Category Archives: OpenHelix News

New Online Tutorial Suite and Quick Reference Card on How to Access ENCODE Data Now Available from OpenHelix.

Last week, dozens of papers were published by the ENCODE (ENCyclopedia of DNA Elements) project, capping a long effort of a worldwide consortia to build a comprehensive parts list of functional elements in the human genome. What can be lost in the press coverage and sometimes heated discussion of the results is the critical value of the ENCODE data to individual researchers, labs and smaller research projects working in a wide variety of fields.

However, to access and study the ENCODE data, researchers need to know how to do so within the UCSC Genome Browser. OpenHelix has released a new online tutorial suite that teaches users how to access the ENCODE data in the UCSC Genome Browser. The online tutorial, created by OpenHelix in conjunction with the UCSC Bioinformatics Group can be viewed for free at http://www.openhelix.com/ENCODE2.

The online narrated tutorial, which runs in just about any browser, can be viewed from beginning to end or navigated using chapters and forward and backward sliders. The approximately 60 minute tutorial examines aspects of the ENCODE project and data types, and explores ways for you to access and learn about the ENCODE data available within the UCSC Genome Browser. Combined with the OpenHelix tutorials on the search and display features of the UCSC Genome Browser, the ENCODE data will enable researchers to access cutting-edge data, including pre-publication information.

The tutorial can be used by new users to introduce them to ENCODE, for previous users to view new features and functionality, or simply as a reference tool to understand specific features.

Also available free (up to 30 cards shipped free in the U.S) is a Quick Reference Card (QRC). The QRC gives an overview of the site and many ways to access and view ENCODE data within the UCSC Genome Browser with screen shots and callouts of the various features and functions. You can order the card at www.openhelix.com/cgi/qrcOrder.cgi.

In addition to the tutorial and QRC, users can also access useful training materials including the animated PowerPoint slides used as a basis for the tutorial, suggested script for the slides, slide handouts, and exercises. This can save a tremendous amount time and effort for teachers and professors to create classroom content.

In addition to the ENCODE tutorial suite, OpenHelix offers over 100 tutorial suites on some of the most powerful and popular bioinformatics and genomics tools available on the web. Some of the tutorials suites are freely available through support from the resource providers. The whole catalog of tutorials suites is available through a subscription. Users can view the tutorials and download the free materials at www.openhelix.com/free.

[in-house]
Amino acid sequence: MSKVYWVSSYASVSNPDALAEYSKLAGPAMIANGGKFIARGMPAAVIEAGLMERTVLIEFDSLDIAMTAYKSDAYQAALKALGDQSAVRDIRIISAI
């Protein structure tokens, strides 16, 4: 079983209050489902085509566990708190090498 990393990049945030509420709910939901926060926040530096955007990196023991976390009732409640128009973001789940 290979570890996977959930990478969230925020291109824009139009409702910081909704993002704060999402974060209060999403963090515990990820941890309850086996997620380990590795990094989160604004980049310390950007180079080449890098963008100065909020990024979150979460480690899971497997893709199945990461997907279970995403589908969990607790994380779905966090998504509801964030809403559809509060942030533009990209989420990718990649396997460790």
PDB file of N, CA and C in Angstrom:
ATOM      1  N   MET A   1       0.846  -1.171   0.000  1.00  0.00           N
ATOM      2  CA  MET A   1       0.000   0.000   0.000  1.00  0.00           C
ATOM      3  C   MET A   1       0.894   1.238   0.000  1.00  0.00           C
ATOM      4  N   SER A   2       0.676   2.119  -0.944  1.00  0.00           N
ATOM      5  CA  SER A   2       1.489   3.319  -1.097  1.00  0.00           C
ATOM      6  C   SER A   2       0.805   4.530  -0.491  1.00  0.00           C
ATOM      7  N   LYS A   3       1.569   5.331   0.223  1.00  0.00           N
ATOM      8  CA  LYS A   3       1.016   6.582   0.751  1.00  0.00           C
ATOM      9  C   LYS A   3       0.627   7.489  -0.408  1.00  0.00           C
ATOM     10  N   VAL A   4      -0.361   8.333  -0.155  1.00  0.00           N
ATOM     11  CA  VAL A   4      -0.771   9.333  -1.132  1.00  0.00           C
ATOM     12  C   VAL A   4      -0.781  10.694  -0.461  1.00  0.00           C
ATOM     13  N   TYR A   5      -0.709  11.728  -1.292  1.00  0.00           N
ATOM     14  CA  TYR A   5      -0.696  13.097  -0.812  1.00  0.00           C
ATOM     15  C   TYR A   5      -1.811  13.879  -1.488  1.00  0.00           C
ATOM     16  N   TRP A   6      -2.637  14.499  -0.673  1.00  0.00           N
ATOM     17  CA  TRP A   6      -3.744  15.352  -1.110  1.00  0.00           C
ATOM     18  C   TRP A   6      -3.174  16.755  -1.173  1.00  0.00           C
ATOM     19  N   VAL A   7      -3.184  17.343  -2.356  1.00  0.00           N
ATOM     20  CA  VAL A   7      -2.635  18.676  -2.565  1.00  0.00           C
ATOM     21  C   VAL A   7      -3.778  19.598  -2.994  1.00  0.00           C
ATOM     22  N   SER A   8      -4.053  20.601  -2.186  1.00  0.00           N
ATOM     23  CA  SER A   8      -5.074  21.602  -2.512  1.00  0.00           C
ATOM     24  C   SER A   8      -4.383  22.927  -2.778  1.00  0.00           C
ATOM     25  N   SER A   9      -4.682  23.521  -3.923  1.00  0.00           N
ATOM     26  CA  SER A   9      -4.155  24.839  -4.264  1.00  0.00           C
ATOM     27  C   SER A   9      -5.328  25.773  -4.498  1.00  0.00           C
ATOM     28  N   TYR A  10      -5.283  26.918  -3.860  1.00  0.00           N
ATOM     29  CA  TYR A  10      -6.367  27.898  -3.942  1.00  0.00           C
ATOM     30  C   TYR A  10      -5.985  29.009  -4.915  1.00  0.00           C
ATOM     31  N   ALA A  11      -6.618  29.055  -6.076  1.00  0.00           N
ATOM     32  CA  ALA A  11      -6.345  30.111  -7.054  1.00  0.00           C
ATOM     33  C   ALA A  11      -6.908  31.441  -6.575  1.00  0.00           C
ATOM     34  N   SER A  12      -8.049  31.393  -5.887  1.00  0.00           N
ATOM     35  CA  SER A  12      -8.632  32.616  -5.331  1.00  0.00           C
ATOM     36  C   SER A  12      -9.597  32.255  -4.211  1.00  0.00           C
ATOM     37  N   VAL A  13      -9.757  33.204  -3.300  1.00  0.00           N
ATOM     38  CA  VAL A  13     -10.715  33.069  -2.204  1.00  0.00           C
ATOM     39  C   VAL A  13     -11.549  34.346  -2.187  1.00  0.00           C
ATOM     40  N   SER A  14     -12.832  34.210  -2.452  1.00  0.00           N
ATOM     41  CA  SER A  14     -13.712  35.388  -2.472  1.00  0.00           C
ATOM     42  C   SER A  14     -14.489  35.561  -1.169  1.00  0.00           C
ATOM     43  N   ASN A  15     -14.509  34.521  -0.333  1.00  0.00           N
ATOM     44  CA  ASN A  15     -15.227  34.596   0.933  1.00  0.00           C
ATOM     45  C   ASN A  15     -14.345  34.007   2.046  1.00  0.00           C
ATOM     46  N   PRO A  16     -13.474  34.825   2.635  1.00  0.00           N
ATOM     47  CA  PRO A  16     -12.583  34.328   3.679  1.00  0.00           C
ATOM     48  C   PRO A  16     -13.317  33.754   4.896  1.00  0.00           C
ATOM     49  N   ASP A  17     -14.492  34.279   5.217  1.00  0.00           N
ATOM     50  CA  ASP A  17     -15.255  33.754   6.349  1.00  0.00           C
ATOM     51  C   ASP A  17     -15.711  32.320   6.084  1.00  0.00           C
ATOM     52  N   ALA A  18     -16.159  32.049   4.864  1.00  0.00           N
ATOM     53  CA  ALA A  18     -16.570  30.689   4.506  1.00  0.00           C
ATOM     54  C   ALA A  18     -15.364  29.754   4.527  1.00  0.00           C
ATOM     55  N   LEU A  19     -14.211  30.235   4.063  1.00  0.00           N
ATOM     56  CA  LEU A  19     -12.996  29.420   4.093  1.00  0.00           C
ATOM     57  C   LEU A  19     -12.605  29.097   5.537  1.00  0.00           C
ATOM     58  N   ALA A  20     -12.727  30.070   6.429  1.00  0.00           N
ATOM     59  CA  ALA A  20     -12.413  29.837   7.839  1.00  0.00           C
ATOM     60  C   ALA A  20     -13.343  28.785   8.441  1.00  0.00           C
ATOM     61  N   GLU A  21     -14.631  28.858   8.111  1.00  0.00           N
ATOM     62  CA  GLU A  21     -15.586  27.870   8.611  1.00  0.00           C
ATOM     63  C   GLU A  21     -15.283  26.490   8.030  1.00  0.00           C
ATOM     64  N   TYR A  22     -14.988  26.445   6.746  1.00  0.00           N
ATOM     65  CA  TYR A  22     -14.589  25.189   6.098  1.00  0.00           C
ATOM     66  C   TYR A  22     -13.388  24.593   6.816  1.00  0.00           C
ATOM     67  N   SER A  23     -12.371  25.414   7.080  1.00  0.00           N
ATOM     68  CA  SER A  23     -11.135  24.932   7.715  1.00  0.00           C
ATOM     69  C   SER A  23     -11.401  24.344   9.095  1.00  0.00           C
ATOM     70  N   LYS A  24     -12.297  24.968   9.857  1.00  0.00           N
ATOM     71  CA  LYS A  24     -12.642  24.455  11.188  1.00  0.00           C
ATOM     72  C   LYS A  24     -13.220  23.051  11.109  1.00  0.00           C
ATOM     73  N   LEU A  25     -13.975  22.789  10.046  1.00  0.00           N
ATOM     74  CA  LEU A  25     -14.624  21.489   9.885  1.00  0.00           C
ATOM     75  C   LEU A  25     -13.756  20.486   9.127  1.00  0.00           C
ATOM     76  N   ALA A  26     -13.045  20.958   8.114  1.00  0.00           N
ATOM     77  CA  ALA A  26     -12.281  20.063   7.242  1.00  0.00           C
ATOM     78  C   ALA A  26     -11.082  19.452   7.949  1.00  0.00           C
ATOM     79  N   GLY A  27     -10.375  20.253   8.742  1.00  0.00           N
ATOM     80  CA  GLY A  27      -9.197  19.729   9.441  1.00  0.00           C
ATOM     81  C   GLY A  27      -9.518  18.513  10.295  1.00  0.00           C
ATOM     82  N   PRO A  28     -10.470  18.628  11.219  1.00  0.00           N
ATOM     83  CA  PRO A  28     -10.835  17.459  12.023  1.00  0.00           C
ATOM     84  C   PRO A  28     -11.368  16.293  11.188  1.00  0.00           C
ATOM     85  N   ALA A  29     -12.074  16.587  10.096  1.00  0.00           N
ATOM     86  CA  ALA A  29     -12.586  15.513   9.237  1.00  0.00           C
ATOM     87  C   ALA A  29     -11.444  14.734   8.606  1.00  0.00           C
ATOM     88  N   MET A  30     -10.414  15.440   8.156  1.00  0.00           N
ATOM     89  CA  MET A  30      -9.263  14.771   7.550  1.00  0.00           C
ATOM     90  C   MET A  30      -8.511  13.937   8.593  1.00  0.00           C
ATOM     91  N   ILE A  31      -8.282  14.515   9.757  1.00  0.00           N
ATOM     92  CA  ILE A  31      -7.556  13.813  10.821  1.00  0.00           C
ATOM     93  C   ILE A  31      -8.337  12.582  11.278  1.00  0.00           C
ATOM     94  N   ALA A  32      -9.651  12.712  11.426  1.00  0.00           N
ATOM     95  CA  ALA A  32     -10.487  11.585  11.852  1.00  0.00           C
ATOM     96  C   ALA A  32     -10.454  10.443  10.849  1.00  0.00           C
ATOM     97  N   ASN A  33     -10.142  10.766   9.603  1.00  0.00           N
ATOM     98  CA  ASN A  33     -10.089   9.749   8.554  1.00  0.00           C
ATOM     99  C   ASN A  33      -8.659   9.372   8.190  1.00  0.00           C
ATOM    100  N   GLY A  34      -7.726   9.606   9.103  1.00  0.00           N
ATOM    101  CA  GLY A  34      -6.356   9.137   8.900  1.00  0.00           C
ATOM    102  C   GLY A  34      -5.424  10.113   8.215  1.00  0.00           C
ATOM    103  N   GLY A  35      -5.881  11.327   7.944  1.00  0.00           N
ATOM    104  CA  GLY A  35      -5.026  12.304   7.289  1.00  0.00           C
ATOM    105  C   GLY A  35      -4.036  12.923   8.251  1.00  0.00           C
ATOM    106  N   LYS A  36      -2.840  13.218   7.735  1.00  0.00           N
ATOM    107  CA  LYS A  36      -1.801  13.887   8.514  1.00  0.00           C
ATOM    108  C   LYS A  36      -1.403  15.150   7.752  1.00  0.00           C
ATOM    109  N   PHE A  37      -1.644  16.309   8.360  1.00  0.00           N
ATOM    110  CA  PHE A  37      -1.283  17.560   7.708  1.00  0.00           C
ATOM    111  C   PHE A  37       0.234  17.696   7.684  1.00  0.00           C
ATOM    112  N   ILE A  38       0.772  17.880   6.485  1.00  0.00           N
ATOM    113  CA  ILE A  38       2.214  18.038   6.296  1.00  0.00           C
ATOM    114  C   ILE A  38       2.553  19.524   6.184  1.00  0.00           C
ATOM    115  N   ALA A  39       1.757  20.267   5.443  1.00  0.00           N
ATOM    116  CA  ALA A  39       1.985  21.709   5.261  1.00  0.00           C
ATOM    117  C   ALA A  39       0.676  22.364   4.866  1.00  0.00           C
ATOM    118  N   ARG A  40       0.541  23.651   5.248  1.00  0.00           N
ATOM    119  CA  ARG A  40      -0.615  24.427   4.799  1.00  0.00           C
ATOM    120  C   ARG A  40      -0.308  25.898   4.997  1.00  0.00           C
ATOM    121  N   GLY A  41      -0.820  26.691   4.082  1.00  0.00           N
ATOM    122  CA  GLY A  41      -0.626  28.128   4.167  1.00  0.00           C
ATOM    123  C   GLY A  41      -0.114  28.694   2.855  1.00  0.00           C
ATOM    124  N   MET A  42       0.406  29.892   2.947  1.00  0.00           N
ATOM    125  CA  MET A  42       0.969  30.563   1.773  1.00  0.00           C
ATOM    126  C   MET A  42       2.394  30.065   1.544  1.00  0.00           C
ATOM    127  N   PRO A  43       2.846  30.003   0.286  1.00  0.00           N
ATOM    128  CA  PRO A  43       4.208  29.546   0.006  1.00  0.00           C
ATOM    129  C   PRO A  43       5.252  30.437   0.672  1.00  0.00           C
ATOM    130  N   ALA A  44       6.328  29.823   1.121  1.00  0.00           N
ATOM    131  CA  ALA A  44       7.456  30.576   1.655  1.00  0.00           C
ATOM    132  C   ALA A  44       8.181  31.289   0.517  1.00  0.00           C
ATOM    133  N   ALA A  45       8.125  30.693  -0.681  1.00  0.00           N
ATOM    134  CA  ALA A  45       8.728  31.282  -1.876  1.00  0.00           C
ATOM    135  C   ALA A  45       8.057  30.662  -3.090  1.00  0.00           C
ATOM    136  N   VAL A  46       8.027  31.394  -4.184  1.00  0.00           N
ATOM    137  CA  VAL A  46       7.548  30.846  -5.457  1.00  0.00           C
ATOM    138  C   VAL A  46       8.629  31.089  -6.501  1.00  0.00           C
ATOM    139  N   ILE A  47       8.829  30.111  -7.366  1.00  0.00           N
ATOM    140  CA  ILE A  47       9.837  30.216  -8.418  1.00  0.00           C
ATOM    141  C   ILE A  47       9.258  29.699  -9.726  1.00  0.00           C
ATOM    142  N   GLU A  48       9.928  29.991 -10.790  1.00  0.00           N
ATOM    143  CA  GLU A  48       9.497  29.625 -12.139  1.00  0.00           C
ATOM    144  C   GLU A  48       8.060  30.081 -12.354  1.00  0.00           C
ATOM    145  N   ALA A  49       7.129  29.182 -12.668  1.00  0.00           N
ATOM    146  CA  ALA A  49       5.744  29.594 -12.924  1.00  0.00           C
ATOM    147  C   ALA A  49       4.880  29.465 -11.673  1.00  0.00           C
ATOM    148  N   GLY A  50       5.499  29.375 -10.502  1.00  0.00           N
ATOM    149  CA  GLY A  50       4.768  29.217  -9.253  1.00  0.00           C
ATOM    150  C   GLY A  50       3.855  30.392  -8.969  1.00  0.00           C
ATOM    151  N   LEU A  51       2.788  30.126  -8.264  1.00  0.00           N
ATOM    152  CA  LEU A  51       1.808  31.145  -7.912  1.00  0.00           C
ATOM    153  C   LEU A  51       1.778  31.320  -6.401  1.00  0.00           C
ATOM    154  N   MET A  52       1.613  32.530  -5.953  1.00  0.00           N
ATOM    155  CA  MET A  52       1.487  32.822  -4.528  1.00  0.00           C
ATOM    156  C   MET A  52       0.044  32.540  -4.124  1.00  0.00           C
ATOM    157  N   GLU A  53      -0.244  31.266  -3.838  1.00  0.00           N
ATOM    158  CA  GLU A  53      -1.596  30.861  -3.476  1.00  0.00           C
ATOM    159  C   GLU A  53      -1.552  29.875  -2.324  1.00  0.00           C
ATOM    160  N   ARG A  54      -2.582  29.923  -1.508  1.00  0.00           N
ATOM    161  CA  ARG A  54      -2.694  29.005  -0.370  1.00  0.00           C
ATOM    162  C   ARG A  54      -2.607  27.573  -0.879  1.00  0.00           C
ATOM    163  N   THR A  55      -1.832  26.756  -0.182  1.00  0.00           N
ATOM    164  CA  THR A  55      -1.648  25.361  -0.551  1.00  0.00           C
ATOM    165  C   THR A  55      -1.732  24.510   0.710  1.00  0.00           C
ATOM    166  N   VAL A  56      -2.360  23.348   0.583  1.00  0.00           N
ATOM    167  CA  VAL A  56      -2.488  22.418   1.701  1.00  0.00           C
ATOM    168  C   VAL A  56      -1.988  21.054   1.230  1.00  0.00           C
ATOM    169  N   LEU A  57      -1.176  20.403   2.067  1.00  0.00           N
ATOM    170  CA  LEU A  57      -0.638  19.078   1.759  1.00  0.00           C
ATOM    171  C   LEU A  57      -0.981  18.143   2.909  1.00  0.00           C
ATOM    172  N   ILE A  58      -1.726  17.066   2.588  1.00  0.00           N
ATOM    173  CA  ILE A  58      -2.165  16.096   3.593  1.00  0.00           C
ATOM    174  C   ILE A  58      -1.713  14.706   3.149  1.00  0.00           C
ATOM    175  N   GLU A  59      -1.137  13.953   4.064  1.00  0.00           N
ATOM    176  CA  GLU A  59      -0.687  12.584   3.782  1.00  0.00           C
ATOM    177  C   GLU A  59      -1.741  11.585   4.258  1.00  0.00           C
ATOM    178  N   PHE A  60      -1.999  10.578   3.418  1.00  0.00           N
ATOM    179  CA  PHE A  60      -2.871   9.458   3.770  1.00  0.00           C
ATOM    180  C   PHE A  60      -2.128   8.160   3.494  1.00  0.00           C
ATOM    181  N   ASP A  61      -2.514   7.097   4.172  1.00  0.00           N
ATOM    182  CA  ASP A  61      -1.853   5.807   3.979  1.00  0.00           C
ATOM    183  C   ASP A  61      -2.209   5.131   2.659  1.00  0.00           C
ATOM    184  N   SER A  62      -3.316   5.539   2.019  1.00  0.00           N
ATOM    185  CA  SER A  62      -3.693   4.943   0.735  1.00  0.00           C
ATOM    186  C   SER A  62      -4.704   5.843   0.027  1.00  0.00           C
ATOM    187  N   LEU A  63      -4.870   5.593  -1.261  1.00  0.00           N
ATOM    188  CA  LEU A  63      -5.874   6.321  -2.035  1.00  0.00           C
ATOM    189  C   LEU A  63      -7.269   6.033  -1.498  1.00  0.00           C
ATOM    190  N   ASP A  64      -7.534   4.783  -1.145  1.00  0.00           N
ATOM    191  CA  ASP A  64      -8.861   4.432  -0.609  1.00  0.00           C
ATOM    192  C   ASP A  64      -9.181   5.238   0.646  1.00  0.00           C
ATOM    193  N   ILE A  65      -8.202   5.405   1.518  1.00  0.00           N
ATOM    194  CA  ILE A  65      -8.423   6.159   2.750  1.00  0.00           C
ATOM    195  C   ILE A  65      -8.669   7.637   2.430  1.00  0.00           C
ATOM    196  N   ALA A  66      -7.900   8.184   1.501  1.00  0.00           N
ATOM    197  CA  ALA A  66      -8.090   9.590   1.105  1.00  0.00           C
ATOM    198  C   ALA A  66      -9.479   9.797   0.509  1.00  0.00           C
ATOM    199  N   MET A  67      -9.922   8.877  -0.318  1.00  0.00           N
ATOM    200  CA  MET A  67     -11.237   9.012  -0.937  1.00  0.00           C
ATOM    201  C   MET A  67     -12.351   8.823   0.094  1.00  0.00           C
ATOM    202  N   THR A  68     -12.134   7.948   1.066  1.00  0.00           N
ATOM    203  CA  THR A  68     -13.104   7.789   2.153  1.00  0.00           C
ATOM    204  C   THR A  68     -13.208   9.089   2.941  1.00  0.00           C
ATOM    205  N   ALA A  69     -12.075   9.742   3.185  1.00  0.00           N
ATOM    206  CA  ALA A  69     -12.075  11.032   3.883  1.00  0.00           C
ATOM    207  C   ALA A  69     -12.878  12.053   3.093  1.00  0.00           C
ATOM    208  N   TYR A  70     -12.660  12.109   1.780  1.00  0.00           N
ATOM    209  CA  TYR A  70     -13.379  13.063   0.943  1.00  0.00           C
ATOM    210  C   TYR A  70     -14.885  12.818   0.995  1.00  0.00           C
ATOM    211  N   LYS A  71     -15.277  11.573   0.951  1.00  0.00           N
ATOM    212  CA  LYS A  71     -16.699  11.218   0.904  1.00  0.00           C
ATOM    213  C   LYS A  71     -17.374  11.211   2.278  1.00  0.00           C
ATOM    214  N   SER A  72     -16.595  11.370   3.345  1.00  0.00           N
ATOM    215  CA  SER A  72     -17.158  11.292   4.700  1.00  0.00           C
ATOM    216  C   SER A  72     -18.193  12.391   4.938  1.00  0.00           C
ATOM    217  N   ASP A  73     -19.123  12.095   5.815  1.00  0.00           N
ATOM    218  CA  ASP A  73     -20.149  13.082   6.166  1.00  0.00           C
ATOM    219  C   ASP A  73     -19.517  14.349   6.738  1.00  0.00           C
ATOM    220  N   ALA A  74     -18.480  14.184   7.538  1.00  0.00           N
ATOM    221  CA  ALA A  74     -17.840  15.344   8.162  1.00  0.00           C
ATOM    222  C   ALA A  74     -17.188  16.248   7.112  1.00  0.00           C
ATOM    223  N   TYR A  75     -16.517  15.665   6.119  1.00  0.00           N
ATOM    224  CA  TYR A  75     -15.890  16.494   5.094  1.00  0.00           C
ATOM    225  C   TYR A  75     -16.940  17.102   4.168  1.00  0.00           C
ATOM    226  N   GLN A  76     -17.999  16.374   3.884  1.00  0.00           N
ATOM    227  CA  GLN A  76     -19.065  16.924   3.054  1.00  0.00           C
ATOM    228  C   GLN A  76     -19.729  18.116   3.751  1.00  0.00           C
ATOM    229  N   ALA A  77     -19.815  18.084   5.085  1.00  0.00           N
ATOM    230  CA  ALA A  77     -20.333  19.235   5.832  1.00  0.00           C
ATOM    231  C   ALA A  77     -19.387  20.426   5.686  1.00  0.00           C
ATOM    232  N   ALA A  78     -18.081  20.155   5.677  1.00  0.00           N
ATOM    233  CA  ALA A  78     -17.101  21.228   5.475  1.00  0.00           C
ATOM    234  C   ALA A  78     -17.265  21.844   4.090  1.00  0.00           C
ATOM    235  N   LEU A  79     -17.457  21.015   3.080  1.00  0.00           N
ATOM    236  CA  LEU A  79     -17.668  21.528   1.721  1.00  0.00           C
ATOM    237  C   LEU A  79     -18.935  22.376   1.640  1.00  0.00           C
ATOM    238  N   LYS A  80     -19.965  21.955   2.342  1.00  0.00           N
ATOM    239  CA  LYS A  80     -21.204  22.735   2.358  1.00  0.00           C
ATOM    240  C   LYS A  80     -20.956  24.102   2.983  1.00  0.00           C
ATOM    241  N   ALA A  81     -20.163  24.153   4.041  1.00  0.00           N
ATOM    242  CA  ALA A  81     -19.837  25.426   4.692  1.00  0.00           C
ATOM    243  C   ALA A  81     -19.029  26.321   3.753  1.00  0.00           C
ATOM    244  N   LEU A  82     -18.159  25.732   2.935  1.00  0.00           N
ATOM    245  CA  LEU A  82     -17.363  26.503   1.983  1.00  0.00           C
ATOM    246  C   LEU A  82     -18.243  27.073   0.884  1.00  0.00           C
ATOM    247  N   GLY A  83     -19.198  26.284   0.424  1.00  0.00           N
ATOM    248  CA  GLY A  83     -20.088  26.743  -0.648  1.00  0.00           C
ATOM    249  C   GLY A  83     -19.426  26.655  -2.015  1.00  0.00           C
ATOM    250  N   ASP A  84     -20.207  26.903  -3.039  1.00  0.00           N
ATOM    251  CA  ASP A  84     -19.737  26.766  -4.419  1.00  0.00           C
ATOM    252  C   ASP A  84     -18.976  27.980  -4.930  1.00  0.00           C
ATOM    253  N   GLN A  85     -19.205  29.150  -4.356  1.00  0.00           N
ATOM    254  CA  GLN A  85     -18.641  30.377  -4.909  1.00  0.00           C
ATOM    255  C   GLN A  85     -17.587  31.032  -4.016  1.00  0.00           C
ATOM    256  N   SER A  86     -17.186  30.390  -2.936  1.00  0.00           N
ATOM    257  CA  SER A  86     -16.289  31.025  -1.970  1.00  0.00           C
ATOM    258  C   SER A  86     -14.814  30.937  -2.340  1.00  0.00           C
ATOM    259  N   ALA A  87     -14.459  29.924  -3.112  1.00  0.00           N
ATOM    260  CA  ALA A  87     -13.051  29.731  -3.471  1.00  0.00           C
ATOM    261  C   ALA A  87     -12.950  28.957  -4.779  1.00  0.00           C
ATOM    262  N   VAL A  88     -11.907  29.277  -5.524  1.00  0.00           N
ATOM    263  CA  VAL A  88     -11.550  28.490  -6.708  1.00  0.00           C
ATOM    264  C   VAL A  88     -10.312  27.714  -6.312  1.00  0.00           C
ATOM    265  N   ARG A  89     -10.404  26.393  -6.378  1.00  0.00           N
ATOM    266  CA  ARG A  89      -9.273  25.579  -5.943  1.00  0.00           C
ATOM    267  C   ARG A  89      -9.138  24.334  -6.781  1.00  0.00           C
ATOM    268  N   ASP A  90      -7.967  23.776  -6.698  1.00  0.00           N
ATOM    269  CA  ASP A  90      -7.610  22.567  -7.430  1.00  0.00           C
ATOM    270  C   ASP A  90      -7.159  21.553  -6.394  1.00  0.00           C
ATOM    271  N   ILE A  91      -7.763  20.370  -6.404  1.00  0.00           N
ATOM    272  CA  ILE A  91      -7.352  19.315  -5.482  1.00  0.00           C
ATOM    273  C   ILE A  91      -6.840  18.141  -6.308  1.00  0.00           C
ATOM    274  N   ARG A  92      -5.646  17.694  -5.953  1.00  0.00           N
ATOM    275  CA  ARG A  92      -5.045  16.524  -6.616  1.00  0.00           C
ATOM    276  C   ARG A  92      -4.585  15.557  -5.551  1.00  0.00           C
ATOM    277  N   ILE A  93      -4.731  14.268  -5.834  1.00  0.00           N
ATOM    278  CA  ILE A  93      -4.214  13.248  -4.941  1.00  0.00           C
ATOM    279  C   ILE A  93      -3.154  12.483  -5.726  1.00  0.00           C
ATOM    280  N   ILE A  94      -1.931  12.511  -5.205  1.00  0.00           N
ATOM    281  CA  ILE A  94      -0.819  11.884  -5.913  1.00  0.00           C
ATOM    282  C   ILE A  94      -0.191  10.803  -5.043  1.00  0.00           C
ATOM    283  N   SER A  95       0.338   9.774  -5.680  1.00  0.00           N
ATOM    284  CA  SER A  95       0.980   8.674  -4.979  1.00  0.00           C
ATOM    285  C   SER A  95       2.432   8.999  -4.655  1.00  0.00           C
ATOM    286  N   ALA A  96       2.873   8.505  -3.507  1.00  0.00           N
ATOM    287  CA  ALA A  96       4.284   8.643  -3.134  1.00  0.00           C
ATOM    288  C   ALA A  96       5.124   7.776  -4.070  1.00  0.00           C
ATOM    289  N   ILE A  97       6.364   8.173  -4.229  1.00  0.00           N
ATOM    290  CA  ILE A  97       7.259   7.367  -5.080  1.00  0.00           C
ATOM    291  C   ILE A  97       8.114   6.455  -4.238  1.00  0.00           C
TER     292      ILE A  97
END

About OpenHelix
OpenHelix, LLC, provides the genomics knowledge you need when you need it. OpenHelix provides online self-run tutorials, web seminars, and on-site training for institutions and companies on the most powerful and popular free, web based, publicly accessible bioinformatics resources. In addition, OpenHelix also is contracted by resource providers to provide comprehensive, long-term training and outreach programs. Further information can be found on www.openhelix.com or by calling 1-888-861-5051.

EDIT: 10/12/12:  The OpenHelix contract for the ENCODE DCC at UCSC has ended and the DCC Center has now transitioned to a group at Stanford. The new DCC group has chosen to take in-house the training and outreach OpenHelix performed and chose not to fund the sponsorship of the tutorials. However, we have worked with the UCSC Bioinformatics group and the ENCODE tutorial is again freely available until February 2013. 

Dr. Warren Lathe receives Fellowship Award from the American Association for the Advancement of Science (AAAS)

OpenHelix (www.openhelix.com) announced today that its Chief Scientific Officer, Dr. Warren (Trey) Lathe will be taking a one year sabbatical to fulfill a Science and Technology  Policy fellowship at the National Science Foundation working with the Directorate of Computer and Information Science and Engineering.

The Science and Technology Policy fellowship is administered by the American Association for the Advancement of Science (AAAS) with the goal of having accomplished scientists and engineers participate in and contribute to the federal policymaking process.

“This is a fellowship that I have wanted to participate in for some time,” explained Dr. Warren (Trey) Lathe, “I’m excited to use my education, past education experience, and nearly ten years at OpenHelix to contribute to policy on computing and online education.”

The fellowships are highly competitive and use a peer-review selection process. Review is followed by individual interviews in Washington D.C. and conducted by selection committees comprised of professionals with expertise in the interface of science, technology and policy.

“Surely Trey will be missed for the year that he will be at the fellowship,” said Dr. Mary Mangan, OpenHelix President, “but luckily we have built a strong team that will assure continued success and growth at OpenHelix while giving Trey the year long opportunity to contribute to an extremely important policy area for the scientific community we serve.”

About OpenHelix, LLC.
OpenHelix, LLC, provides the genomics knowledge you need when you need it. OpenHelix provides online self-run tutorials, web seminars, and on-site training for institutions and companies on the most powerful and popular free, web based, publicly accessible bioinformatics resources. In addition, OpenHelix also is contracted by resource providers to provide comprehensive, long-term training and outreach programs.

OpenHelix has its headquarters in Seattle, with offices in San Francisco and Boston. Further information can be found on www.openhelix.com or by calling 1-888-861-5051.

Free Webinars on how to use the UCSC Genome Browser

The UCSC Bioinformatics Group announces two free webinars on the UCSC Genome Browser (http://genome.ucsc.edu/). The webinars will be conducted by OpenHelix, the provider of training on 100s of free, publicly accessible bioinformatics and genomics resources.

The hour and 15 minute long webinars will cover the topics needed to effectively use this powerful, free, publicly-accessible tool. The first webinar, held Thursday, May 17 at 6:00 p.m. UTC/1:00 p.m. ET/10:00 a.m. PT (for local time zones: http://bit.ly/ucscintrowebinar), will be an introduction to the genome browser, designed for new users of the UCSC Genome Browser, and those who want to improve their skills at basic navigation and display.